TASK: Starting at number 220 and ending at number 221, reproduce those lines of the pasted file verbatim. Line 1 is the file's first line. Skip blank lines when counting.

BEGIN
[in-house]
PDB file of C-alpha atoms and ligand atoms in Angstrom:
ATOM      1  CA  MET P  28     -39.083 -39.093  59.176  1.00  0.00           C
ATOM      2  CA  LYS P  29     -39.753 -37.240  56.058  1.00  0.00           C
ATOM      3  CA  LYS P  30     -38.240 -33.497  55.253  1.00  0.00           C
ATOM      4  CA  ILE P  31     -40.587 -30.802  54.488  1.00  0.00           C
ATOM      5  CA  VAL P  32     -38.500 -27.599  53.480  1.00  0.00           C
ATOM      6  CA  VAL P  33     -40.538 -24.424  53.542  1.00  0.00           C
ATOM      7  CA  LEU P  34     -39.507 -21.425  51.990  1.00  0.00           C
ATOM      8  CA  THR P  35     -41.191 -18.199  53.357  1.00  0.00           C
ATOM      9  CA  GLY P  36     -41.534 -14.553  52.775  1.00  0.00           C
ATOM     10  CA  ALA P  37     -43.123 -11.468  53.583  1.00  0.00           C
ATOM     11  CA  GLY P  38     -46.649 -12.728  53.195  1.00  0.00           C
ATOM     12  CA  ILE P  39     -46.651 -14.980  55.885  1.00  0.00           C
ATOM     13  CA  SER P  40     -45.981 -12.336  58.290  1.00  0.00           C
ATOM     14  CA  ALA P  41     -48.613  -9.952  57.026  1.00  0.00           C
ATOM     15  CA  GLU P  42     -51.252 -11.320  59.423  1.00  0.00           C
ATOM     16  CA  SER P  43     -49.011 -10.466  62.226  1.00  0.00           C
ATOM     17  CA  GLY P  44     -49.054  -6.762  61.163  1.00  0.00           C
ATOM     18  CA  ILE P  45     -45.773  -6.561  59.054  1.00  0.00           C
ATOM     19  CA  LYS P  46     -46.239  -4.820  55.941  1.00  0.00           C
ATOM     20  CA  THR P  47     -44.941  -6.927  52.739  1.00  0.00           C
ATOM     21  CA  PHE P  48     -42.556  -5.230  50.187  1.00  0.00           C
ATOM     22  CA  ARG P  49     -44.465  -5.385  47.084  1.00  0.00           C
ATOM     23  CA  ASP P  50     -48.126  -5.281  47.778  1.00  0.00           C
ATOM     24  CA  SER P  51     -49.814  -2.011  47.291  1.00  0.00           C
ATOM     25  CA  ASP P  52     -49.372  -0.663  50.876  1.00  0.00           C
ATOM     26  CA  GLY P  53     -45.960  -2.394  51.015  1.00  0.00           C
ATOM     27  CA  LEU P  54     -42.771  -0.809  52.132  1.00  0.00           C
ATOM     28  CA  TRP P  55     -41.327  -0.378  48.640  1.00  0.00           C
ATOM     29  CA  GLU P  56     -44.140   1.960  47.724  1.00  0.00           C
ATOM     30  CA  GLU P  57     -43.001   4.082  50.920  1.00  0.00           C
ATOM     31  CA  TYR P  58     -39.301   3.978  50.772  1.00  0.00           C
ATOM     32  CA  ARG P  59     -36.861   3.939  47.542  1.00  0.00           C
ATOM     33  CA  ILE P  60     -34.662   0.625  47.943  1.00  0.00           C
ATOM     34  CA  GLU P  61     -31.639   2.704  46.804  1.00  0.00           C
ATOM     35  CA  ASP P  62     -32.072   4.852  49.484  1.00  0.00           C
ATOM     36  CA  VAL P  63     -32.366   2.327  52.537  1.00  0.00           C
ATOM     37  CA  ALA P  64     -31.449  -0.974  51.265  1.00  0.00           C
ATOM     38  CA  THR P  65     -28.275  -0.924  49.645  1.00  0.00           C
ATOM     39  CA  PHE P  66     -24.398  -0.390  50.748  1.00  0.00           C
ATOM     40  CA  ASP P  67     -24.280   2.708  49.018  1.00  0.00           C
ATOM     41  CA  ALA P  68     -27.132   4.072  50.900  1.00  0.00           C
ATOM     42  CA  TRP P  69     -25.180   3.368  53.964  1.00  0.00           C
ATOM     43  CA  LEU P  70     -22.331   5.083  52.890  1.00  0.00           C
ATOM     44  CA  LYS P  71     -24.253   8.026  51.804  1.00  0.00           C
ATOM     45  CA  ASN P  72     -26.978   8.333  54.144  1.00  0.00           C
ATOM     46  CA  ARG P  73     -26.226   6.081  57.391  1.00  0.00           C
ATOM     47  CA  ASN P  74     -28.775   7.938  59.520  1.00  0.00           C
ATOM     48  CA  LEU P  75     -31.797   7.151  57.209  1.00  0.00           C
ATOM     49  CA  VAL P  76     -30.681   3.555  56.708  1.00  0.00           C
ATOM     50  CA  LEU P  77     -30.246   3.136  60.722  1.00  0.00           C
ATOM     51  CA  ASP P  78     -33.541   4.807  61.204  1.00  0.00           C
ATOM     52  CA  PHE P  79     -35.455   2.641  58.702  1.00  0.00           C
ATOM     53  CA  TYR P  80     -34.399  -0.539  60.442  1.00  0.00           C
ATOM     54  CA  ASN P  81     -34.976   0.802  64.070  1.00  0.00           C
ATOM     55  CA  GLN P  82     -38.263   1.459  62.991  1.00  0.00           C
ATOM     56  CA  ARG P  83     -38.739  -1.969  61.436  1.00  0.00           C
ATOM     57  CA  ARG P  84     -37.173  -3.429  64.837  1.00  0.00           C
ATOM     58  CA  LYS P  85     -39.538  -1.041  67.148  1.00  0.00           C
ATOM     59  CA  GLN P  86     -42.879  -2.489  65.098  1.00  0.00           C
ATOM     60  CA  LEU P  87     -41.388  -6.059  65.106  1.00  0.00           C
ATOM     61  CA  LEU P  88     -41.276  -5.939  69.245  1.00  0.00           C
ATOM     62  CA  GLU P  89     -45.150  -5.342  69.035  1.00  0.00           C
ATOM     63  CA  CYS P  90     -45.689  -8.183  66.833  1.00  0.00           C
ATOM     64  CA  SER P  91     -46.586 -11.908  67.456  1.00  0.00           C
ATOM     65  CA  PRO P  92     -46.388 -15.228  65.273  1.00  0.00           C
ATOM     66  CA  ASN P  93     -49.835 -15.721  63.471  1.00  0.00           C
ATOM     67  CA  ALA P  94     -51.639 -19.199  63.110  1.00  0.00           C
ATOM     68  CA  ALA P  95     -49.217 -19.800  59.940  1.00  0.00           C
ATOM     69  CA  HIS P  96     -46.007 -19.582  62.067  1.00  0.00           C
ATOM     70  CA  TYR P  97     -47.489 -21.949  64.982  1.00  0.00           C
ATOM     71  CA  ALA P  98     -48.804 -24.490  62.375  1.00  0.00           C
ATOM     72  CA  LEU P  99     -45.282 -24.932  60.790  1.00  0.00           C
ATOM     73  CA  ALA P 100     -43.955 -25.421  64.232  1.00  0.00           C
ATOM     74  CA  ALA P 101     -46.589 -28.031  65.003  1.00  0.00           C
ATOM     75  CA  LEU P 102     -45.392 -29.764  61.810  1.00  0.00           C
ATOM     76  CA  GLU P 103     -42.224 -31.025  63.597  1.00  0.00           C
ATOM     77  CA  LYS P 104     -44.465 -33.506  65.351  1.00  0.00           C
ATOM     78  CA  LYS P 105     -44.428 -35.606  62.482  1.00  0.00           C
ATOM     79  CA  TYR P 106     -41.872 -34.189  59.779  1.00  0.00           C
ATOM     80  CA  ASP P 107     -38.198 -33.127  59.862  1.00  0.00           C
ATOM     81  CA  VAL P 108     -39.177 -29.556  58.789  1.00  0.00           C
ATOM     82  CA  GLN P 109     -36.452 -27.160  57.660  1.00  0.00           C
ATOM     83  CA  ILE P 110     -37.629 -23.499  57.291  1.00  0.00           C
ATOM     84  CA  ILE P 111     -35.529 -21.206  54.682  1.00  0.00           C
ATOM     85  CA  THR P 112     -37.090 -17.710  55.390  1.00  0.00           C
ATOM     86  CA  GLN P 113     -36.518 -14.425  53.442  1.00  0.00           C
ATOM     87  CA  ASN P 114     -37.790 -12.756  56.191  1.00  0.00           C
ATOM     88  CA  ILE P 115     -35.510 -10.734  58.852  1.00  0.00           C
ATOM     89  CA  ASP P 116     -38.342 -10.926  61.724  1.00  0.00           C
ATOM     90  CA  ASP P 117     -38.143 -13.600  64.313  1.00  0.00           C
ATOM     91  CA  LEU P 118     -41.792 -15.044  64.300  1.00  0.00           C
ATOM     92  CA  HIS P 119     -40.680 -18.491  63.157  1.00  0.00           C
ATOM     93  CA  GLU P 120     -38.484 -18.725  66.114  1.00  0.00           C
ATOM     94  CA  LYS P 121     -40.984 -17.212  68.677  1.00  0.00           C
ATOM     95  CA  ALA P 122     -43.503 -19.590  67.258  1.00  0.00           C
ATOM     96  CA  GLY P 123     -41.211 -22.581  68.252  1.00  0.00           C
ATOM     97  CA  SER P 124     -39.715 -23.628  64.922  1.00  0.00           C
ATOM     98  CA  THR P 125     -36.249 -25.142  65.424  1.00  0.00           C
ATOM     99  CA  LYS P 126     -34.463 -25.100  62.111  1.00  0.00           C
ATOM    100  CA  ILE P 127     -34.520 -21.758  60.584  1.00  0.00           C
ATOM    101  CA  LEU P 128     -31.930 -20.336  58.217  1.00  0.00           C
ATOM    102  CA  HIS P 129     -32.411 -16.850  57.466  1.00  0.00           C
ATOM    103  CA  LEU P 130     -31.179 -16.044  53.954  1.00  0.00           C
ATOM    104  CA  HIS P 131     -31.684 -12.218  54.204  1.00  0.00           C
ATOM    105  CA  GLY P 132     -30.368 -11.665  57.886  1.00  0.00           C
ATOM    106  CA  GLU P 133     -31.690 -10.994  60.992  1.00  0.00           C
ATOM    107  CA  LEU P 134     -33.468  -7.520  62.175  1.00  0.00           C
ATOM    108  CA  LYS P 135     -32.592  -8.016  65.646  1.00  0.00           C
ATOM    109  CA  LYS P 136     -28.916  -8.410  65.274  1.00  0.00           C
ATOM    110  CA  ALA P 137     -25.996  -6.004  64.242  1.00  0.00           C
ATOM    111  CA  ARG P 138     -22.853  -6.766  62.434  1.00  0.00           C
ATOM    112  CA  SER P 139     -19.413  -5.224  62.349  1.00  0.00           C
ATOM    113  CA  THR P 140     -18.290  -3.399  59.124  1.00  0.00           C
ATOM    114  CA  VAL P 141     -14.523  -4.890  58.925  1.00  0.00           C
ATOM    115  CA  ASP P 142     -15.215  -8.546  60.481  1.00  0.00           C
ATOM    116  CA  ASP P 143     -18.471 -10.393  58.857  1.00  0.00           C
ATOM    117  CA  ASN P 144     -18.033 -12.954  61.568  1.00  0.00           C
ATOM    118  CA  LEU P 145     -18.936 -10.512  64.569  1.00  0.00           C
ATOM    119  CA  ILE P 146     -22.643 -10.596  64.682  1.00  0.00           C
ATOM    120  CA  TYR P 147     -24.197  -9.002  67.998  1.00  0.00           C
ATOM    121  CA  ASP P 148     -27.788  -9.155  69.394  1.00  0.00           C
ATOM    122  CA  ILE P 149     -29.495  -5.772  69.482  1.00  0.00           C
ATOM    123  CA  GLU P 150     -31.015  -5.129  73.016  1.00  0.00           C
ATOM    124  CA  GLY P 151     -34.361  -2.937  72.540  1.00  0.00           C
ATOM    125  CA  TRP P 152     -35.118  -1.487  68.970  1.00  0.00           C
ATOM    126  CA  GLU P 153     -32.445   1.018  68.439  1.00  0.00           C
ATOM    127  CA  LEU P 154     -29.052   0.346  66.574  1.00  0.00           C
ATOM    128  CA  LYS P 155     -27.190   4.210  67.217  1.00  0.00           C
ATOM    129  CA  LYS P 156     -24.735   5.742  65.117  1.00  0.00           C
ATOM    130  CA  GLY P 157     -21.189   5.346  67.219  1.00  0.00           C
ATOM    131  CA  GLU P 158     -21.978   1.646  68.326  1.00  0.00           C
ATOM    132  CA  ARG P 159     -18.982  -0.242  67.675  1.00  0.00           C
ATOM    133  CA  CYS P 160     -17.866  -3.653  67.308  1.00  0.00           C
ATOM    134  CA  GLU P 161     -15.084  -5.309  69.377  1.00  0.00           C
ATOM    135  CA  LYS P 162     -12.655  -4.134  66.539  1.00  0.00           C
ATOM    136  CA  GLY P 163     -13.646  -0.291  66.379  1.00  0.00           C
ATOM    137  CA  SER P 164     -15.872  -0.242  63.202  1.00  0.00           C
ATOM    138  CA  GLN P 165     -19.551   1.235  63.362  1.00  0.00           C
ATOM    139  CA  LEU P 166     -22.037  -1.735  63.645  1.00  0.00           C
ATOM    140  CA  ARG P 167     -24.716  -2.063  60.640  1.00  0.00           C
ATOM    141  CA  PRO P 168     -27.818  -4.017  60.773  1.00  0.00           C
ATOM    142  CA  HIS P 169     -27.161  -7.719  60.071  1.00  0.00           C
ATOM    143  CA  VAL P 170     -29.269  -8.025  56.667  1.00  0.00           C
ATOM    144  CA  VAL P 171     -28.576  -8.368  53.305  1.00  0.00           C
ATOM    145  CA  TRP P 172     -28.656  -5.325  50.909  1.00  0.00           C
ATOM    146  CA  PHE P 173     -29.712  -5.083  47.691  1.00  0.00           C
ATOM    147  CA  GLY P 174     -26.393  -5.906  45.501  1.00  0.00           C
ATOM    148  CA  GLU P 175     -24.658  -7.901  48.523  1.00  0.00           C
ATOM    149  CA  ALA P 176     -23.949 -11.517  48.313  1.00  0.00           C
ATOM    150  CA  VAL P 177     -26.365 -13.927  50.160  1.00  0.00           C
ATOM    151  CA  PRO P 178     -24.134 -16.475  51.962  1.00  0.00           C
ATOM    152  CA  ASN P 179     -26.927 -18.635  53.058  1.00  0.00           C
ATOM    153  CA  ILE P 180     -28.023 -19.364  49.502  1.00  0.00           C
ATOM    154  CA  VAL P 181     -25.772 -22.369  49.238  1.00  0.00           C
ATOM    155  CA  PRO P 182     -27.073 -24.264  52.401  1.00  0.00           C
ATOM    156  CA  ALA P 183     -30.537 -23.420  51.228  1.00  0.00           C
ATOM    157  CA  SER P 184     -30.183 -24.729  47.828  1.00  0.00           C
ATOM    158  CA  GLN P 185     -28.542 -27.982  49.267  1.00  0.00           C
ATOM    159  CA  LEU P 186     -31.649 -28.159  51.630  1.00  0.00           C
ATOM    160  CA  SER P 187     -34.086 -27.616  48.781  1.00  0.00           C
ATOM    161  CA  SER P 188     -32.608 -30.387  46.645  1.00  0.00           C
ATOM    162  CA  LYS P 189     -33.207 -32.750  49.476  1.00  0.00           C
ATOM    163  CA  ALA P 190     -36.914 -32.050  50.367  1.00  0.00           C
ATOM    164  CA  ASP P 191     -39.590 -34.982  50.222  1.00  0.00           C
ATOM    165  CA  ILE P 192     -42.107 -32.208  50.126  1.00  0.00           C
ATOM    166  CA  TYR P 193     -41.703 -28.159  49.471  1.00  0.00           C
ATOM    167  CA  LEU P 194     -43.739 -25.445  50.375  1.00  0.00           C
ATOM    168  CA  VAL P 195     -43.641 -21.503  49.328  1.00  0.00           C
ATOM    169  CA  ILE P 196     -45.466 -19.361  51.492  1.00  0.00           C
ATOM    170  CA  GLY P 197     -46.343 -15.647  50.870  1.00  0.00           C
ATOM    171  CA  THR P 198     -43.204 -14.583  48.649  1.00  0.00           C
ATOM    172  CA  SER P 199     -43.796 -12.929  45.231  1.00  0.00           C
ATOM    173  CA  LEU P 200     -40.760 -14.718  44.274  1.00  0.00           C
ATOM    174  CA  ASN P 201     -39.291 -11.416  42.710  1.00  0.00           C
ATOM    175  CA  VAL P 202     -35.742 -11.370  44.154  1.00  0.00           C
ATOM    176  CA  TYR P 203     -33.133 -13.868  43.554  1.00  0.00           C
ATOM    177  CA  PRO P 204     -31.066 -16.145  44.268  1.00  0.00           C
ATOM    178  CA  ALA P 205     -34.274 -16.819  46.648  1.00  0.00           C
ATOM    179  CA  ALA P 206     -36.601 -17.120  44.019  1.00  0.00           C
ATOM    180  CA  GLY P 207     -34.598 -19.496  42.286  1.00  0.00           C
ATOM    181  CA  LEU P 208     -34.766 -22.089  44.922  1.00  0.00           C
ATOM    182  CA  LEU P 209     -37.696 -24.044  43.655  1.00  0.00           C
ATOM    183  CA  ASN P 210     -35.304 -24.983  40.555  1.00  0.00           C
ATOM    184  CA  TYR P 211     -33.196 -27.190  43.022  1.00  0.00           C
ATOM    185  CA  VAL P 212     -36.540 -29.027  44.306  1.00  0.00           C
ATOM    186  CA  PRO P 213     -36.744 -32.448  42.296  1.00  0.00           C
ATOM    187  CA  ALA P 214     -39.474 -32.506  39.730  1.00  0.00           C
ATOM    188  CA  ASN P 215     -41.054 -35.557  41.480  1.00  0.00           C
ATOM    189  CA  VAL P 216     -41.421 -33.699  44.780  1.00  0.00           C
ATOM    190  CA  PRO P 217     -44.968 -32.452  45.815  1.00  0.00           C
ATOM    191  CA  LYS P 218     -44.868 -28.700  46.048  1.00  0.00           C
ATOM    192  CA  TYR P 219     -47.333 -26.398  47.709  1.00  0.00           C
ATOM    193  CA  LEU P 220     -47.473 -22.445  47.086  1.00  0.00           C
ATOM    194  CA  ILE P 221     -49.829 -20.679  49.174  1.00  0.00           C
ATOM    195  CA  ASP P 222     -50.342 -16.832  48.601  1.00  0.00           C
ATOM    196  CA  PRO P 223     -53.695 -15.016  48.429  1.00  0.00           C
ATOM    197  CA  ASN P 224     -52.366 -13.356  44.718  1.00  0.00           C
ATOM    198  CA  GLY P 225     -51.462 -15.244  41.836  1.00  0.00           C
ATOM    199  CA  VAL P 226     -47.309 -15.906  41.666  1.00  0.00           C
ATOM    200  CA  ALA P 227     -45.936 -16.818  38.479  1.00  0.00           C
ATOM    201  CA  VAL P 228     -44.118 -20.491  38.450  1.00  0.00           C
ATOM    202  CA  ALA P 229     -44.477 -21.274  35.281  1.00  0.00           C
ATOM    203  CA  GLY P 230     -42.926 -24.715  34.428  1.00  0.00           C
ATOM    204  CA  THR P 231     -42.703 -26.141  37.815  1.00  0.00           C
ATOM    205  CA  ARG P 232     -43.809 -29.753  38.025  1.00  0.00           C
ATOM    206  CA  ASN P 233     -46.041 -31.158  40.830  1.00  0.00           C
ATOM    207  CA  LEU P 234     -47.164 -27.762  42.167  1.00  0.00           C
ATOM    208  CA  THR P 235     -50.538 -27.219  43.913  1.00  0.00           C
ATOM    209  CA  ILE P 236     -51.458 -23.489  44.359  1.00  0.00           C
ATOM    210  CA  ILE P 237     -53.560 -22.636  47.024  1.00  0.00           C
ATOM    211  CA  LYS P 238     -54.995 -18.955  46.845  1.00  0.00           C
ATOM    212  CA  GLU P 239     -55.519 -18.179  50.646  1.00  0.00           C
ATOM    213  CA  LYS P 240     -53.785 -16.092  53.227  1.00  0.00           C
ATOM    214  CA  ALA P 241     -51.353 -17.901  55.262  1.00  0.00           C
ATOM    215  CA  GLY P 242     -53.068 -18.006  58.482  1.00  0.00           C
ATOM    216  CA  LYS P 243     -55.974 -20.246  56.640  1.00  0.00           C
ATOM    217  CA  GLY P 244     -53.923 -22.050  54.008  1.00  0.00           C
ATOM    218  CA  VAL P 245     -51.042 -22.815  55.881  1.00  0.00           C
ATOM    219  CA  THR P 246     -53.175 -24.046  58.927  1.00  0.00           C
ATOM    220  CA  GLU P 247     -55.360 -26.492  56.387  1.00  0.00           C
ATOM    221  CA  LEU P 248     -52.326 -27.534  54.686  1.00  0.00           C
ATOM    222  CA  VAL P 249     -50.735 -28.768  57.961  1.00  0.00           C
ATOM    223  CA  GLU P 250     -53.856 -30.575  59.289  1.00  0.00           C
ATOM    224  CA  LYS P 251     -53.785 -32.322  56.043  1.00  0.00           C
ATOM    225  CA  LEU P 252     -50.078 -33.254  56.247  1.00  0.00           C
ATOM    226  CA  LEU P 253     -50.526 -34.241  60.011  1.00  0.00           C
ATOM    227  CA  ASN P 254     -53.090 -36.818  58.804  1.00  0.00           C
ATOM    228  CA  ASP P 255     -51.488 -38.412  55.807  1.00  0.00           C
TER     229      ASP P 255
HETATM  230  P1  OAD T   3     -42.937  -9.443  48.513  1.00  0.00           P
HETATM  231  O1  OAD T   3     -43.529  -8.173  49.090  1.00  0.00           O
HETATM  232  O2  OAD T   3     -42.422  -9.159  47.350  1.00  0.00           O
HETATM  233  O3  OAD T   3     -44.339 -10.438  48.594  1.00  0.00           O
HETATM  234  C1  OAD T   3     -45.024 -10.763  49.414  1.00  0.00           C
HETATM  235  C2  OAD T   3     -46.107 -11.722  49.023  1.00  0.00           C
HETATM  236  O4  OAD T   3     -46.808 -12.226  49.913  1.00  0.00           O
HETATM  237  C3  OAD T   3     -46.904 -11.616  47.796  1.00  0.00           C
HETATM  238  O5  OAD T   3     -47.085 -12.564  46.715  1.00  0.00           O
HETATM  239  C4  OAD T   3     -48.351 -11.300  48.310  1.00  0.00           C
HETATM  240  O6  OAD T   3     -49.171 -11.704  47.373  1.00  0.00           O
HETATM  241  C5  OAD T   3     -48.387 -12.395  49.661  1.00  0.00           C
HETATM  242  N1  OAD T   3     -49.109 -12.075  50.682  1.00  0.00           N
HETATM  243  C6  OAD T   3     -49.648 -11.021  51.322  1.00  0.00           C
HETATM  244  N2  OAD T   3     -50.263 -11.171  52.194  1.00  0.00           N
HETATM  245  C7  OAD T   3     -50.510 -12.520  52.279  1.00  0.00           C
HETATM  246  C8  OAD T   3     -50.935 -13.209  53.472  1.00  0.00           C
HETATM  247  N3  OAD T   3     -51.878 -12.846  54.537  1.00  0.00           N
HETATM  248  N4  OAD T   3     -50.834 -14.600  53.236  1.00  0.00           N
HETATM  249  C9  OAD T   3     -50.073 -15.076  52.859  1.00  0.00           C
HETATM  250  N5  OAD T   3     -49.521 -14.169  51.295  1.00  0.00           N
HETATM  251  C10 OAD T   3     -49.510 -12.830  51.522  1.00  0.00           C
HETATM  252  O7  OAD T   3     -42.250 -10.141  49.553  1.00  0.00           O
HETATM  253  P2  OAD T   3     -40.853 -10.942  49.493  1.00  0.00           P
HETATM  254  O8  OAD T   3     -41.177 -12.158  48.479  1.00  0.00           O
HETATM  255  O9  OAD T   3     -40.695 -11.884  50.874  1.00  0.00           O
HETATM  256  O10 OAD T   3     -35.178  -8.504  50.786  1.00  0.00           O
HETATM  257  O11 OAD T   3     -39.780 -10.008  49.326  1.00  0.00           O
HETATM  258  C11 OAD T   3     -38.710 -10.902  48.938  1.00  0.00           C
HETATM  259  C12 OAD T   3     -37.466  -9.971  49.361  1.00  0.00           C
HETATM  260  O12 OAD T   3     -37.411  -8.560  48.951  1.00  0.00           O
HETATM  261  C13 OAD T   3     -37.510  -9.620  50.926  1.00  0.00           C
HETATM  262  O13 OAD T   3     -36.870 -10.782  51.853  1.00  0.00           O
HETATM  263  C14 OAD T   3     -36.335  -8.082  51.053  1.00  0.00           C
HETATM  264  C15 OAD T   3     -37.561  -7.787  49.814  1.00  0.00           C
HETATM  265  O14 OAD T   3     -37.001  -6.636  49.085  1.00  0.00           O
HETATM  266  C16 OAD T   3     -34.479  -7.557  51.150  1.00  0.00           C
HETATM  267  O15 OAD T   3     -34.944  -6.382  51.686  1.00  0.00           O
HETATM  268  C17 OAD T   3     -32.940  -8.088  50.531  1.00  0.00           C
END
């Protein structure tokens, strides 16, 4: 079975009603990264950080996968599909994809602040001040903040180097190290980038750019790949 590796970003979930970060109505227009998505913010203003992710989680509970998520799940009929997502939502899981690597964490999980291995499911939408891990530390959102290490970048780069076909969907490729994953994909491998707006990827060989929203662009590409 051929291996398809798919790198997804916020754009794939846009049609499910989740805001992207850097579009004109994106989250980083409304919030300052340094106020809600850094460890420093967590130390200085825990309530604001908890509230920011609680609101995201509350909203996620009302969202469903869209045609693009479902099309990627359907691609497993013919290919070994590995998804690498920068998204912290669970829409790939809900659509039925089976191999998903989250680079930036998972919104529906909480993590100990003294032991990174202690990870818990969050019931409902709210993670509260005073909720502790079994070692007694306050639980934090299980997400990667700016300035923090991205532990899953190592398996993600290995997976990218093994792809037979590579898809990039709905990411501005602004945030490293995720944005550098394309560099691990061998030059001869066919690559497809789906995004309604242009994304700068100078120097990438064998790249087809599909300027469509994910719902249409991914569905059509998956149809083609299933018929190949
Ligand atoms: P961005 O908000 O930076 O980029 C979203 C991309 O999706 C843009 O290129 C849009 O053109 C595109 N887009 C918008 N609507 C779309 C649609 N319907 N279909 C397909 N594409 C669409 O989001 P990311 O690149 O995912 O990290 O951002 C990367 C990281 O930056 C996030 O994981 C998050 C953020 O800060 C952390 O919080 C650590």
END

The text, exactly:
ATOM    218  CA  VAL P 245     -51.042 -22.815  55.881  1.00  0.00           C
ATOM    219  CA  THR P 246     -53.175 -24.046  58.927  1.00  0.00           C